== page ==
This package also contains a reversible slick for the bluray.

Score: *****

WISIA: Loved it, and I’ll definitely watch it again.

Cora (Christina Kirk) is concerned for her son…

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The VVitch (2015) Review

One from the to watch pile…
The Witch (2015)


Film: My journey to see this film is an unusual one. I heard a single track of Mark Korvan’s amazing score, I can’t remember where (it was possibly on the soundtrack-centric, and well worth listening to podcast The Damn Fine Cast) and had to grab the entire soundtrack, on vinyl of course!

Korvan uses a bizarre mix of instruments, including the waterphone and the hurdy-gurdy, to create this soundscape that is bizarre and horrifying, but more importantly, intriguing. As soon as this was released on bluray, I was at my local retailer, eftPOS card at the ready!

Was I disappointed? Not at all!


Set in the early 1600s in New England, The Witch tells of a family who are kicked out of a walled town due to their religious practices differing from the rest of the town. They travel a day by horse and cart away from the town and set up a small farm just outside a large ominous forest.

The eldest daughter, Thomasin (Anya Taylor-Joy) is playing with the youngest child, a baby when it is snatched by something from right under her nose… literally. Her father, William (Ralph Ineson) and mother, Katherine (Kate Dickie) tell her and the other children, Caleb (Harvey Grimshaw) and twins Mercy (Ellie Granger) and Jonas (Lucas Dawson) to stay away from the forest.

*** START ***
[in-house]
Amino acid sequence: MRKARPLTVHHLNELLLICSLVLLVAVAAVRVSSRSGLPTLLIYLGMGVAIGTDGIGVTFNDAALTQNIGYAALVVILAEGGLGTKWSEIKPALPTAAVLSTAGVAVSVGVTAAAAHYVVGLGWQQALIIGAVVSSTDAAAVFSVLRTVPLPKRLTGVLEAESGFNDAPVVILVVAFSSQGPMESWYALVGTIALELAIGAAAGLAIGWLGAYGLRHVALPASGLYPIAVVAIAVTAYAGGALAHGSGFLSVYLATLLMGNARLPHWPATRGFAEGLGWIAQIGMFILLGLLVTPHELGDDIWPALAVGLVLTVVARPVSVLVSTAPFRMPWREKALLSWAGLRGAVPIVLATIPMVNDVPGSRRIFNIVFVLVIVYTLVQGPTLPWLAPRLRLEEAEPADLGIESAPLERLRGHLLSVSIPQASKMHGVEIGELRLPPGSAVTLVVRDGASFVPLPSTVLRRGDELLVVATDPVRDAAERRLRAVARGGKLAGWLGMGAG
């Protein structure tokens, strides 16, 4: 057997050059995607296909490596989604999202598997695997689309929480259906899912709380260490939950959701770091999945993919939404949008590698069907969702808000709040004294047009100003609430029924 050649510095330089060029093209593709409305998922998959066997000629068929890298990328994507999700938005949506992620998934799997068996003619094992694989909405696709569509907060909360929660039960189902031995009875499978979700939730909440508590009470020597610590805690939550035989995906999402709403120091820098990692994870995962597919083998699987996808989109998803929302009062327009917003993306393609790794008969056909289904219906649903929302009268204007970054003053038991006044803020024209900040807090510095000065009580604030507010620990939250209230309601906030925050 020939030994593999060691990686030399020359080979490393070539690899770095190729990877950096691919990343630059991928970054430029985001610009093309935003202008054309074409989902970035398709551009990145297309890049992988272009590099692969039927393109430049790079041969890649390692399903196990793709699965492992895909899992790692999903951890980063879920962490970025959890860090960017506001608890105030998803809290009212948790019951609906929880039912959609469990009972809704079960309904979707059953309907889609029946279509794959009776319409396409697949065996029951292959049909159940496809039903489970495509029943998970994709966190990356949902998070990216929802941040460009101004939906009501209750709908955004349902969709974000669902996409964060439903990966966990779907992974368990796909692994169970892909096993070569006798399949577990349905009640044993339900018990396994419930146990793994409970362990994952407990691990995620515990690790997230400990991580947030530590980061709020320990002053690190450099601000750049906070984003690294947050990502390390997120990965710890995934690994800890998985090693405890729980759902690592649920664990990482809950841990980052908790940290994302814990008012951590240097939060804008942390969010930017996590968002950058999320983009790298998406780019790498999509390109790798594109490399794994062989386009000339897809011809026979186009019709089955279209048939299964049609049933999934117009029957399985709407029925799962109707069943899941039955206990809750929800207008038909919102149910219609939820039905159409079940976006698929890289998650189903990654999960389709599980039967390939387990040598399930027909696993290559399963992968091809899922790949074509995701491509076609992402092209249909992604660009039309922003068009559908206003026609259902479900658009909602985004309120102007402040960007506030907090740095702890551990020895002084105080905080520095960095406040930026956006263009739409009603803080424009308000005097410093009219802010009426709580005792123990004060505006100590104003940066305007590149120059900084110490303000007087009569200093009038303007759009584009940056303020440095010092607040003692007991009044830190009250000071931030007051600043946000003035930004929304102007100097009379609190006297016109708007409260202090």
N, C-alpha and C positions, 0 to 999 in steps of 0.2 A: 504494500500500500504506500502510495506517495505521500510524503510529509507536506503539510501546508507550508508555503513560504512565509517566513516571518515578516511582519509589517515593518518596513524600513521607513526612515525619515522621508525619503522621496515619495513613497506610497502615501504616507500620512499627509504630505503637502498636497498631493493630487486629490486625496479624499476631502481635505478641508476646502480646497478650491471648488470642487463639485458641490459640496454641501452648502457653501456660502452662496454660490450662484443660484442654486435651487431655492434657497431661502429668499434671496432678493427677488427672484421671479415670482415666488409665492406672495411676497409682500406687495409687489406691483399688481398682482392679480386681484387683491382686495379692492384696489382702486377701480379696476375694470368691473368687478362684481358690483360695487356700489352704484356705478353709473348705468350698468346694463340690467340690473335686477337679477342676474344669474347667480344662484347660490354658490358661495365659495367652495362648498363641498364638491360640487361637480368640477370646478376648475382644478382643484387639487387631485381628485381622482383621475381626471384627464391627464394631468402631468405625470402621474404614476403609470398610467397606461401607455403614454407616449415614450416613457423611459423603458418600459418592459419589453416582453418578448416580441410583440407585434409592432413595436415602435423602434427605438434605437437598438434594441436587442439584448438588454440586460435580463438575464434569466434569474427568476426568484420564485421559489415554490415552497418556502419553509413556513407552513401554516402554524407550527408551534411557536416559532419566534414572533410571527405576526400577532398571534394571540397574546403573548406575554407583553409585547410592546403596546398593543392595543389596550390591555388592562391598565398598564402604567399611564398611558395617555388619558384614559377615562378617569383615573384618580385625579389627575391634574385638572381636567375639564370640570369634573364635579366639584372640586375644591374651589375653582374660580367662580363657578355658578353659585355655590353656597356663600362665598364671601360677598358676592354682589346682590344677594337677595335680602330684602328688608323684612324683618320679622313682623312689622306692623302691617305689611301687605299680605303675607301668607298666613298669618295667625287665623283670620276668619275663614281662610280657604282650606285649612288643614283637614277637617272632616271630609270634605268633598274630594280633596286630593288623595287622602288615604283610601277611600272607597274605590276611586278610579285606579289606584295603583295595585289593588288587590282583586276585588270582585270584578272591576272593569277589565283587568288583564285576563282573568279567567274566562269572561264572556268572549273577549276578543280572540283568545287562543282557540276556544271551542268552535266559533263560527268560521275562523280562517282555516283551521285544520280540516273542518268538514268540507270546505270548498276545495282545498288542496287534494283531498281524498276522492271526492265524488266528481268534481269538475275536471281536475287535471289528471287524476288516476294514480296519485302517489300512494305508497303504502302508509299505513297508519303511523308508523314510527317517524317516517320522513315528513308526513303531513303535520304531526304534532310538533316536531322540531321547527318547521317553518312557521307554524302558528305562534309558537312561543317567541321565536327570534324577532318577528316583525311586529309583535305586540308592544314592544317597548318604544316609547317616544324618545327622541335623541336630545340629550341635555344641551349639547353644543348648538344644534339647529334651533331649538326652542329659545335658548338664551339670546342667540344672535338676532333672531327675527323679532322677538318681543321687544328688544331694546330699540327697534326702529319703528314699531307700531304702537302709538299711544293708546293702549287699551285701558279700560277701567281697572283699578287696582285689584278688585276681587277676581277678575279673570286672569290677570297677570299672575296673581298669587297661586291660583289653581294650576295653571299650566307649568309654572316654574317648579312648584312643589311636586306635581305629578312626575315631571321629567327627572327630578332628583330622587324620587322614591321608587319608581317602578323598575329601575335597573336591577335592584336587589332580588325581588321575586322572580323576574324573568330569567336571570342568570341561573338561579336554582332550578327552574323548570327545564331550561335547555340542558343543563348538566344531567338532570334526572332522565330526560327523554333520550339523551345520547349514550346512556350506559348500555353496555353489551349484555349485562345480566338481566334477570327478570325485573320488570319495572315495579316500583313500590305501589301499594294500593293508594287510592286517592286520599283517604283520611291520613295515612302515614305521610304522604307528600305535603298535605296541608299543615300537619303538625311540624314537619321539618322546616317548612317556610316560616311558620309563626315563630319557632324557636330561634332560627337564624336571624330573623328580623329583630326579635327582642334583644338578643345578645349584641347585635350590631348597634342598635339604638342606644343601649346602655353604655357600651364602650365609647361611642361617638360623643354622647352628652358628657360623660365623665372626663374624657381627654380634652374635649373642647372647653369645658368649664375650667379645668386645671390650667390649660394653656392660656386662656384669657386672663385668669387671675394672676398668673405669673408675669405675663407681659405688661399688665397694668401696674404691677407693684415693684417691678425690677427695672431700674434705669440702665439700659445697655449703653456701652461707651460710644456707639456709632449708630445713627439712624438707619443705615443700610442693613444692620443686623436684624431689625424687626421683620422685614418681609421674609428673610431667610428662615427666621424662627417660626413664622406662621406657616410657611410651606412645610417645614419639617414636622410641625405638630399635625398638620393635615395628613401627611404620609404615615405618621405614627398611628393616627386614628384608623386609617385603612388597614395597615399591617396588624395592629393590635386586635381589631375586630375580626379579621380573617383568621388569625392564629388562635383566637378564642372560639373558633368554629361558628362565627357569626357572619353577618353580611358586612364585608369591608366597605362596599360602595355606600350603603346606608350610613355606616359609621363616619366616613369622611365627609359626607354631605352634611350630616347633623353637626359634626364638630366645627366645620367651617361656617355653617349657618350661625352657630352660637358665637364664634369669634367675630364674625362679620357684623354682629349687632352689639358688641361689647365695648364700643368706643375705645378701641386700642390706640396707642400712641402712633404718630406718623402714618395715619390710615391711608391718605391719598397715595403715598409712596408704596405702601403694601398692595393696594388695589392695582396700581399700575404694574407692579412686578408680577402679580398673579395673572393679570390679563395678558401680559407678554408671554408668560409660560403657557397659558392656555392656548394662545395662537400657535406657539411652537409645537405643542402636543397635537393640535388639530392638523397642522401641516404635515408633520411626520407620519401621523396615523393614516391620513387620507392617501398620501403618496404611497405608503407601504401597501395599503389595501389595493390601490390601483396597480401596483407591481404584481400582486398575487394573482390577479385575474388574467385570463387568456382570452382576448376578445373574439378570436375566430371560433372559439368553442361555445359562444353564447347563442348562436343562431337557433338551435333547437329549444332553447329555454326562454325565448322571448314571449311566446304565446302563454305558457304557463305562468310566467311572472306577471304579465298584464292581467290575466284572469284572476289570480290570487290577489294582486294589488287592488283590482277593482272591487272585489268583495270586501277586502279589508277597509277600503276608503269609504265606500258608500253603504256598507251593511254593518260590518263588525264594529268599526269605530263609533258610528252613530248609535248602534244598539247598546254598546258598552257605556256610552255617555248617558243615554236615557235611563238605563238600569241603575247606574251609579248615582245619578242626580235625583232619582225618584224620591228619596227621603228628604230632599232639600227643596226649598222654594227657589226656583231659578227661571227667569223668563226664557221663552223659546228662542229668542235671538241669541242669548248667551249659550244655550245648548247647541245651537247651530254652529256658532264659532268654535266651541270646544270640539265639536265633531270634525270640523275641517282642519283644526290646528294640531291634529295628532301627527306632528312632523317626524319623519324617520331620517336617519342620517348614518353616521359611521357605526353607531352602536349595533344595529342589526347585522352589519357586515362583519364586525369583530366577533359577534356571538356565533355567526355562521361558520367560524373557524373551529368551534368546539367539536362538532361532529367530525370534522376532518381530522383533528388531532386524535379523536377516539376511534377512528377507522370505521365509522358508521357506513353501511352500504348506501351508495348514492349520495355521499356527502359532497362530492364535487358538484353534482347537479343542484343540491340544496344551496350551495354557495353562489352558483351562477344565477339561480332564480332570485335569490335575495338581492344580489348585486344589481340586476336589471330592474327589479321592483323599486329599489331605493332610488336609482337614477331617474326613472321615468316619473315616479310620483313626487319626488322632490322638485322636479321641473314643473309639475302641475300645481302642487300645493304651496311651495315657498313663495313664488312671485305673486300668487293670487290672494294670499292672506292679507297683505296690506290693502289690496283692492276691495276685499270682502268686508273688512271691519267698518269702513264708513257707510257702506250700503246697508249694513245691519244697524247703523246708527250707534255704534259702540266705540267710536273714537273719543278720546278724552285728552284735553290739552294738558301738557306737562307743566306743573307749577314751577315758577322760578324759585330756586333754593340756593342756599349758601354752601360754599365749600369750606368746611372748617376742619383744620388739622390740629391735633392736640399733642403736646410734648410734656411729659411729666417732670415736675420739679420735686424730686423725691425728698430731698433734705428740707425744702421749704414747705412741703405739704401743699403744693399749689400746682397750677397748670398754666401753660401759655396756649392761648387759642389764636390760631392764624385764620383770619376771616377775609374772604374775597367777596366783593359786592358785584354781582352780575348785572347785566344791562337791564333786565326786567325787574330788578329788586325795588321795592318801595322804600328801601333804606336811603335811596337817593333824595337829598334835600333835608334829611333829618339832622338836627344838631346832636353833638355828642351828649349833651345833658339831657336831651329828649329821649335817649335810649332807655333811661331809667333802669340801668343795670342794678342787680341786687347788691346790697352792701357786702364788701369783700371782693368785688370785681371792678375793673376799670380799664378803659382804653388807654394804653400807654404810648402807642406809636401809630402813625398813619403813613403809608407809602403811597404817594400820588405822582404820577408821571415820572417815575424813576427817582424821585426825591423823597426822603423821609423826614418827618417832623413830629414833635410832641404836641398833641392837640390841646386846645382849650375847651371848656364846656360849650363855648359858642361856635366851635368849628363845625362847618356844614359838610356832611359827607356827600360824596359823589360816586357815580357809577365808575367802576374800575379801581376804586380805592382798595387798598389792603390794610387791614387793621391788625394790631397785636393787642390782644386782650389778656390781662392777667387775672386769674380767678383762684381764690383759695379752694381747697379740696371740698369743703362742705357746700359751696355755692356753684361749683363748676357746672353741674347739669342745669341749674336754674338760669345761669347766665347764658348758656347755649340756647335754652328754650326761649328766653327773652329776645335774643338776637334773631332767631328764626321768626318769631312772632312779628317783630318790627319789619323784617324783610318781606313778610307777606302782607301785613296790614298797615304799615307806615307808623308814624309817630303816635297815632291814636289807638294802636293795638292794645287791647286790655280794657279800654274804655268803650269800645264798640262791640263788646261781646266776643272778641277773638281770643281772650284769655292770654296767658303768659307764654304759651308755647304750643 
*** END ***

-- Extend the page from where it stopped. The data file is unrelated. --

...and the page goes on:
The isolation and the pain of the missing child start to form cracks in the family’s relationships, and when Caleb disappears, accusation of witch-hood start flying, but is the threat from within the family, or if there really something evil in the woods?


Immediately I have to compliment this film on its visuals. It feels ‘wet’ to watch, and there is this amazing, cloying, claustrophobic feeling throughout the whole film, and that’s an emotional claustrophobia as well!

The acting is all top shelf, which is a great feat considering almost half the cast are young children (I don’t count the baby as one of them, I mean, the actor just played a baby… I hope they don’t get typecast!) and they had to contend with goats, which aren’t the most compliant of animals to have in a film. Also the whole film is performed in Ye Olde English, which takes a few minutes to acclimatise to, but once you get it, you completely understand.

Writer/director Robert Eggars has created a complex film with a very deliberate pacing that is visually beautiful, audibly disturbing (with the aforementioned Korvan’s score) and leaves the viewer relieved with its freeing resolve after spending 90 minutes with a family whose religion and lifestyle is so oppressive.

Score: ***1/2

Format: The review copy was an Australian, region B bluray which also comes with an Ultraviolet copy. The film is presented in a quite beautiful 1.66:1 widescreen with an amazing DTS-HS Master Audio 5.1 soundtrack.


Score: *****

Extras: Unfortunately, none.

Score: 0


WISIA: This is a visually beautiful, complex, repeat watcher if there ever was one.